Counterfeit bills passed in Paso Robles

August 18, 2014

paso police4Paso Robles police are searching for two women suspected of passing counterfeit bills at several businesses off Highway 46. [Daily News]

On July 26, four counterfeit bills were used at the McDonald’s restaurant and the Chevron gas station on Ramada Drive. It was several days later that the bills were determined to be counterfeit.

Police describe the first suspect as a white or Hispanic, heavyset female in her late teens or early 20s. The second suspect is a white or Hispanic female, between 20 to 40 years of age with what appears to be a tattoo on her upper left arm.

Police are asking anyone with information about the crime or the suspects to call the Paso Robles Police Department at (805) 237-6464.


7 Comments

  1. CinnamonGirl says:

    Our business got stuck with 2 counterfeit $100 bills about a month ago, and it was Rabobank that noticed. Nothing is being done by the Morro Bay Police. I hope these jerks have to make restitution, after they do so serious time. It’s not a victimless crime – by any means.

    Like or Dislike: Thumb up 1 Thumb down 0

    • SLO_Johnny says:

      There are a number of inexpensive means that can be used to detect counterfeit bills. When criminals want to pass phony money, they search for stores that don’t check large denomination bills. By not consistently checking, you make yourself a target.

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  2. Slowerfaster says:

    These counterfeit bills should be excellent currency among all of the counterfeit people running around in SLO county.

    Like or Dislike: Thumb up 3 Thumb down 4

  3. diamond says:

    Good luck! This happens quite often. It happened to a business in Morro Bay when Chief Amy had just been hired. After being hit with a fake $100. bill, The merchant gave the MBPD video and stills to help catch the thief. The department never circulated them to the media or other local merchants. When asked why the department did nothing to help protect others by putting this dirt bags image out for all to see, all they got back was a patronizing letter stating, We do our best to protect and serve …..blah blah blah. Still no explanation on why they wouldn’t warn others. They didn’t do anything except take a report. Lesson learned. Self help 101. Merchants need to contact the media and newspapers themselves to get the word out. I’ve seen good results on Facebook also. Contact other local businesses asap, with a description to help them avoid being victimized and possibly catch them. If you are suspicious and have no video, look to see where they go when they leave. If its in a car, get the license and car description. These groups usually will hit a few businesses and move on quickly to the next town so contacting other businesses is helpful. Look for small purchases with a big bill. Good luck and look out for your community.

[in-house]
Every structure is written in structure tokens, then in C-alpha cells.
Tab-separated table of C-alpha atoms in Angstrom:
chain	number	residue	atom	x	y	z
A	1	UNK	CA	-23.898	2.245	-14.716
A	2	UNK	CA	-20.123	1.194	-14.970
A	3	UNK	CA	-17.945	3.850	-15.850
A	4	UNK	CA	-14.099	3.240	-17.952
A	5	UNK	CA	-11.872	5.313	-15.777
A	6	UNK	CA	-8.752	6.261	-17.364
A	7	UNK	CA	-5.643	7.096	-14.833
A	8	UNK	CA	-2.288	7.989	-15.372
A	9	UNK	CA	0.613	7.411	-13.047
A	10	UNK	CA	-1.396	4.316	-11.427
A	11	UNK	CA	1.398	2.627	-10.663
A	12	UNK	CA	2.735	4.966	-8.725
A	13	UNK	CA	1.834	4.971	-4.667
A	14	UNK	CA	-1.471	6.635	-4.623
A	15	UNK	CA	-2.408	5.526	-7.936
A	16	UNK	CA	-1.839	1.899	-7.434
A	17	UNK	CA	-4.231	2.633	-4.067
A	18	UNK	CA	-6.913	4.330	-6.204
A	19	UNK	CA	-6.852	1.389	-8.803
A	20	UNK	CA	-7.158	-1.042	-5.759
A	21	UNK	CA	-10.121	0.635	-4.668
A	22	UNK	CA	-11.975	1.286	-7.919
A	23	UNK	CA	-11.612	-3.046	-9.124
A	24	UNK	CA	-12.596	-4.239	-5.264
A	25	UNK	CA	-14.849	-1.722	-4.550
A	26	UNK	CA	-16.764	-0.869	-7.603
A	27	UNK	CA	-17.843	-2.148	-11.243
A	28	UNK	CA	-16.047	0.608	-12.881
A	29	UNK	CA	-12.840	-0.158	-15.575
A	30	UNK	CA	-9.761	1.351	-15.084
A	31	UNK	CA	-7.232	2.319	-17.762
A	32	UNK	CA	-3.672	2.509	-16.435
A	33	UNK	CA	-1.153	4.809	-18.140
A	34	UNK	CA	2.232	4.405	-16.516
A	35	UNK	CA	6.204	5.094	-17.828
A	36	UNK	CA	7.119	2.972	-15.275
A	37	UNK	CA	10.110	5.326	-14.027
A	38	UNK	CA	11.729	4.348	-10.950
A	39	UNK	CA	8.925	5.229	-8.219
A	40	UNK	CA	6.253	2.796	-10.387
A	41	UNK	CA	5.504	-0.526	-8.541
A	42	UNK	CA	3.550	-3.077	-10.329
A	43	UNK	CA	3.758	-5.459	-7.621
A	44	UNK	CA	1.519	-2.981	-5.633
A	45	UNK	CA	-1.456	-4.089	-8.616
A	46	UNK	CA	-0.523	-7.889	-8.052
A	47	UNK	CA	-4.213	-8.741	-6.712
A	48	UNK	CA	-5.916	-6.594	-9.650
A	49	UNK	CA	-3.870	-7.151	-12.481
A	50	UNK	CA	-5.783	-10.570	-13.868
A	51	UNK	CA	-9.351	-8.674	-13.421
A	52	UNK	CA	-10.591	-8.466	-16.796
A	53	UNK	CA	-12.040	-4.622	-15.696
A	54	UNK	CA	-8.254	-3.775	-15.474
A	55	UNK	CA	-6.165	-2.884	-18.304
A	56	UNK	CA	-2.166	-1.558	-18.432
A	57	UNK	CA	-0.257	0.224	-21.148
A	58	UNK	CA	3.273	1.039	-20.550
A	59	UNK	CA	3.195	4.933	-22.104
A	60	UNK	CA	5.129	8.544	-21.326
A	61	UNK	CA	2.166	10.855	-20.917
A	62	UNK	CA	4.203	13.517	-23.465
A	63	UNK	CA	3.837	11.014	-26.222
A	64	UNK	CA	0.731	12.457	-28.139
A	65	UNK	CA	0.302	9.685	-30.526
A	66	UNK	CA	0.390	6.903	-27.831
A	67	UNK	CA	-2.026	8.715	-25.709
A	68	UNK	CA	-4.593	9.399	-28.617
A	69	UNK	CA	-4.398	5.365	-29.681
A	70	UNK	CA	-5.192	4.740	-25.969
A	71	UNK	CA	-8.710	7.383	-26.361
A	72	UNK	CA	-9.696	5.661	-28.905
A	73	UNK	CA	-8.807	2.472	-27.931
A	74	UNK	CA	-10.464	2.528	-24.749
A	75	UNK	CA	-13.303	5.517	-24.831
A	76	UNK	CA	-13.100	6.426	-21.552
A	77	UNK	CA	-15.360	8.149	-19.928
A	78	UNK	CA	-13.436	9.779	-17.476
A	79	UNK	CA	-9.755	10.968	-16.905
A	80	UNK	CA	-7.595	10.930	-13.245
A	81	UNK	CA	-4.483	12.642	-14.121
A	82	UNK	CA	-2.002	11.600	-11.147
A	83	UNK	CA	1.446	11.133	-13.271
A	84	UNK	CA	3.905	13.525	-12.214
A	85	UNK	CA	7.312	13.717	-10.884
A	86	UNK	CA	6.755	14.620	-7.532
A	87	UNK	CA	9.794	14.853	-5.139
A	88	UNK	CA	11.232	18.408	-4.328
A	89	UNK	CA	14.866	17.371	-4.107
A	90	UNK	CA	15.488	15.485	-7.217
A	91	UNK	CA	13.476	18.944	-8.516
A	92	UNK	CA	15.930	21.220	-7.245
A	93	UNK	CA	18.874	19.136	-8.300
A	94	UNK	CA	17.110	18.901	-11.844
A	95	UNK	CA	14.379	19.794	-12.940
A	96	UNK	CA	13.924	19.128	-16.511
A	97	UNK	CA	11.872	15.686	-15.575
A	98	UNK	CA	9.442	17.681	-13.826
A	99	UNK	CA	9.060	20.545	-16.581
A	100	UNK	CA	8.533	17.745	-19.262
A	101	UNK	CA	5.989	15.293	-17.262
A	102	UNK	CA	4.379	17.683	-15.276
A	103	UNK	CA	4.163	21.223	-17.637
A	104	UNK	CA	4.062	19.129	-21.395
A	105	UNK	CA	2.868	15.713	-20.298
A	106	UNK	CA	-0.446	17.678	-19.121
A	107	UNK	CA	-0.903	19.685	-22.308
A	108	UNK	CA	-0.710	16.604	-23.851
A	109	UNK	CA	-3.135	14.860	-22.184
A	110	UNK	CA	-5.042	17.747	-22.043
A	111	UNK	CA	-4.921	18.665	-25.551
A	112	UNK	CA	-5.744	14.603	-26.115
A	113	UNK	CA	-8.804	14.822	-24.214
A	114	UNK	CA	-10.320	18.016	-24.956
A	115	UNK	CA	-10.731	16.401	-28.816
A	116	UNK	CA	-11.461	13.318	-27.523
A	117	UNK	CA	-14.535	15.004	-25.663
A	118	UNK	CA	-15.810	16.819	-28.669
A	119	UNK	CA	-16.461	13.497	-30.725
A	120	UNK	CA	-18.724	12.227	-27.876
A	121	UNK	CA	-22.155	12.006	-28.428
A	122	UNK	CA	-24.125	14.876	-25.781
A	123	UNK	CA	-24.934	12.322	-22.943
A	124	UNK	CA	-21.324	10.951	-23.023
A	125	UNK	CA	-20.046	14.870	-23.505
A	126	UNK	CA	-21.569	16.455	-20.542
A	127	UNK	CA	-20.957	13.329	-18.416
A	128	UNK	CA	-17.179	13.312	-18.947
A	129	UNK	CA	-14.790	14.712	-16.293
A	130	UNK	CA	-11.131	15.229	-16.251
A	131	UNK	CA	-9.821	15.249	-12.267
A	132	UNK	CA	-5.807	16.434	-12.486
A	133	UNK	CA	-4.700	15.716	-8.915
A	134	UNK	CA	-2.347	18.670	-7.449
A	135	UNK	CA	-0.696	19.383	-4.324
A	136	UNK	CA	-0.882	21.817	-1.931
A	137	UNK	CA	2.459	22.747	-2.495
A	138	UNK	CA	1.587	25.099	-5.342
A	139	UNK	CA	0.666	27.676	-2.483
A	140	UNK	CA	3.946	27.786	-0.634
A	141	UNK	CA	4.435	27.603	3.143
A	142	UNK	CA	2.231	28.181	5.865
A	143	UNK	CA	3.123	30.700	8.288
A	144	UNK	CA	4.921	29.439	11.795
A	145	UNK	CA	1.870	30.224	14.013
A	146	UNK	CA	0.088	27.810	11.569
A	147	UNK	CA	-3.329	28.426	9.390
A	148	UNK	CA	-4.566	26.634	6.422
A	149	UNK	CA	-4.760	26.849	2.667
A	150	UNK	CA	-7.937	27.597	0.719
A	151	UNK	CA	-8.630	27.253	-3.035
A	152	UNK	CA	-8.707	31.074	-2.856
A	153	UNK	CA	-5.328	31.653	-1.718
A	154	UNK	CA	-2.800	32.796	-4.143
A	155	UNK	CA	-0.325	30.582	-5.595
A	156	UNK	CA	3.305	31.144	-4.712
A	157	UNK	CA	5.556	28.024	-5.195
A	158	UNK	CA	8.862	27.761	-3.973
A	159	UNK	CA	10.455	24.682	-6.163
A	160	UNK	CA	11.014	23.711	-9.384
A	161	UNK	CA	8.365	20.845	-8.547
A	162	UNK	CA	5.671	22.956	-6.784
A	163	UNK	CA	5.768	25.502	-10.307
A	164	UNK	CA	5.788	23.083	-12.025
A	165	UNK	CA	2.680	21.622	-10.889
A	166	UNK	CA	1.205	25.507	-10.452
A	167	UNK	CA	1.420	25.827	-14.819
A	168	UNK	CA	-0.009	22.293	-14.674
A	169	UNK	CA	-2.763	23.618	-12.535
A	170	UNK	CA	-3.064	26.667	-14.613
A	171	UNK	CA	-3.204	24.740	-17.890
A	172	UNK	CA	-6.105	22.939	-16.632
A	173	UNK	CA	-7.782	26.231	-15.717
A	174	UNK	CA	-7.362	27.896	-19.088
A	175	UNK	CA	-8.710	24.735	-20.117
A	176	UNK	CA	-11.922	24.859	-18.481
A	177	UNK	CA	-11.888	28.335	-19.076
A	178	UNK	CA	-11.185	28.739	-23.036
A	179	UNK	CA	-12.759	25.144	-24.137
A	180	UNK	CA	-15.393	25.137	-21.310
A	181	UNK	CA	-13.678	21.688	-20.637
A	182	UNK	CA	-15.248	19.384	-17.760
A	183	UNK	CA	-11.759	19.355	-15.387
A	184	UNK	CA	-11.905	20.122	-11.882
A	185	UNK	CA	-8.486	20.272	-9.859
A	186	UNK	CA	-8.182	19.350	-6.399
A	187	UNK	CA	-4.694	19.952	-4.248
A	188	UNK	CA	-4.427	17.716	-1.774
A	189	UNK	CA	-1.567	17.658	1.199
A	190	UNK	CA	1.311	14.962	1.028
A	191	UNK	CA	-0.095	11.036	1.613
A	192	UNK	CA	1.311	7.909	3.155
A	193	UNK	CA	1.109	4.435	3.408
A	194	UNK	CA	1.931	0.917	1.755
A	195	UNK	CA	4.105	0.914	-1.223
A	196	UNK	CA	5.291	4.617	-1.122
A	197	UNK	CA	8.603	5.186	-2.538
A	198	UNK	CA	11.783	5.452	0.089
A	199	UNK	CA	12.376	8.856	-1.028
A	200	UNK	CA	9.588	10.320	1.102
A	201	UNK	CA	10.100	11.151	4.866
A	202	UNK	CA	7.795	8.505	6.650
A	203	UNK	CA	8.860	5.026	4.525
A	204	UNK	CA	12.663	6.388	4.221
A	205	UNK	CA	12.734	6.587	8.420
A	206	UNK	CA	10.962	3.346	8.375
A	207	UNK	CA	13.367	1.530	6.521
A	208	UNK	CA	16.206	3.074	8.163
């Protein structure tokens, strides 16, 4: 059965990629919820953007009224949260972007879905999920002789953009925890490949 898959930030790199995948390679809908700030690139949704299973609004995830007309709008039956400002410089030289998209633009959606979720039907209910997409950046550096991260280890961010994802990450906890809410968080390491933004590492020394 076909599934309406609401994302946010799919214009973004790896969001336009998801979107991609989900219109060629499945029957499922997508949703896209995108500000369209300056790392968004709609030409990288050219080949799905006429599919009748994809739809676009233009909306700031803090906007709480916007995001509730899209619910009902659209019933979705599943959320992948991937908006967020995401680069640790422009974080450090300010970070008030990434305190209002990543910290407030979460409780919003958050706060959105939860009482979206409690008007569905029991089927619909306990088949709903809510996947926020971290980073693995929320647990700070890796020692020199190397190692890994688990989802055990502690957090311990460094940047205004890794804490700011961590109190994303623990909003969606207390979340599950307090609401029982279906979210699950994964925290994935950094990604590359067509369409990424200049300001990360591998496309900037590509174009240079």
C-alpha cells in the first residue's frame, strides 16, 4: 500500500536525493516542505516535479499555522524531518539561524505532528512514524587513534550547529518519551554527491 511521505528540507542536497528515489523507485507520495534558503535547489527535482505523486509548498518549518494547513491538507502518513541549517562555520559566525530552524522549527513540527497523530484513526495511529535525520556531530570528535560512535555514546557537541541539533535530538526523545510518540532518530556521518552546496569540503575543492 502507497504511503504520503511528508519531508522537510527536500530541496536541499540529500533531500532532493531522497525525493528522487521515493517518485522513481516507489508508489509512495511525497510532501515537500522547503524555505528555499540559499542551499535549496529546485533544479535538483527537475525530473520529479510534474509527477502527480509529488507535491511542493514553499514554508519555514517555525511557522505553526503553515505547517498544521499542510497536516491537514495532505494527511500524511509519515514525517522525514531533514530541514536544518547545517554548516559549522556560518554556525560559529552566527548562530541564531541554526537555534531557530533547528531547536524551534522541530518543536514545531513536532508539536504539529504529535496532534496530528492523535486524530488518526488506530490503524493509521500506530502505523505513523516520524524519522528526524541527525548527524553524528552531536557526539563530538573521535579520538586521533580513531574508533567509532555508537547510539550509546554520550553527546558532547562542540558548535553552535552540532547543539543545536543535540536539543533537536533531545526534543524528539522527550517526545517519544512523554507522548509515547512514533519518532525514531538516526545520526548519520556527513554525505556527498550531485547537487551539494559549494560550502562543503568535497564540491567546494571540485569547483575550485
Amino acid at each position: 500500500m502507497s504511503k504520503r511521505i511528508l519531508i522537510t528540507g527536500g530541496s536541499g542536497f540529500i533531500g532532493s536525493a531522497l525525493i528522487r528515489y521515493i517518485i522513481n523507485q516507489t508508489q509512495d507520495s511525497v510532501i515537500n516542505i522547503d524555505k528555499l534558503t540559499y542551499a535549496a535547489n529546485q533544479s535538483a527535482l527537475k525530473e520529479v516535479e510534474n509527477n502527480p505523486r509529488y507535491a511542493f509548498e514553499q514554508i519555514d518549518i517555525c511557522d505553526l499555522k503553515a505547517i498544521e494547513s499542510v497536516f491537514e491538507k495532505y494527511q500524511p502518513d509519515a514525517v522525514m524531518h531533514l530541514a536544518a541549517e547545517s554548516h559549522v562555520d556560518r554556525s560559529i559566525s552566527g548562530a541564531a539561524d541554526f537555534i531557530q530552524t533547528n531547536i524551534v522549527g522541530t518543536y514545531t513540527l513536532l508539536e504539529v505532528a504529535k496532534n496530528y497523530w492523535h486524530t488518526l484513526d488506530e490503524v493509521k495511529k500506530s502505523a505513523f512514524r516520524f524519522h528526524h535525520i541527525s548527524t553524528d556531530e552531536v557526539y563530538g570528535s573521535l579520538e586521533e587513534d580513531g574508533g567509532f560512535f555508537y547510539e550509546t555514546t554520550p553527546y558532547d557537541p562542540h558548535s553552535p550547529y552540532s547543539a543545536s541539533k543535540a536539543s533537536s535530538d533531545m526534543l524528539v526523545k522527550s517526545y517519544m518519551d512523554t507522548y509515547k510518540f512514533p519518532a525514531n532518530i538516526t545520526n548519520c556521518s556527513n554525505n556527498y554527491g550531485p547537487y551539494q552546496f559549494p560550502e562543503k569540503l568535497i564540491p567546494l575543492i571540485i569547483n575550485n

Like or Dislike: Thumb up 13 Thumb down 1

    • r0y says:

      If, in your example, it was only once that someone passed the counterfeit bill(s), it could be that they were not the perps. Sometimes counterfeit bills get passed along before it is realized they are counterfeit. If they were (repeatedly) the same person, then I would be more willing to slander the suspected fraudster.

      On a side note: don’t those pens work anymore? Or were these counterfeit 20’s that no one bothers to check?

      Like or Dislike: Thumb up 0 Thumb down 0

      • diamond says:

        Not true. They usually only pass one large $100. at a time, get the change and hit the next stop. The point is, PD did not make any effort to get the info to the public or other merchants. With video and pictures at their disposal, you tell us why they wouldn’t make that information public?

        Like or Dislike: Thumb up 1 Thumb down 0

  4. JMOpinion says:

    In this day of cameras everywhere, no video?

    Like or Dislike: Thumb up 7 Thumb down 0

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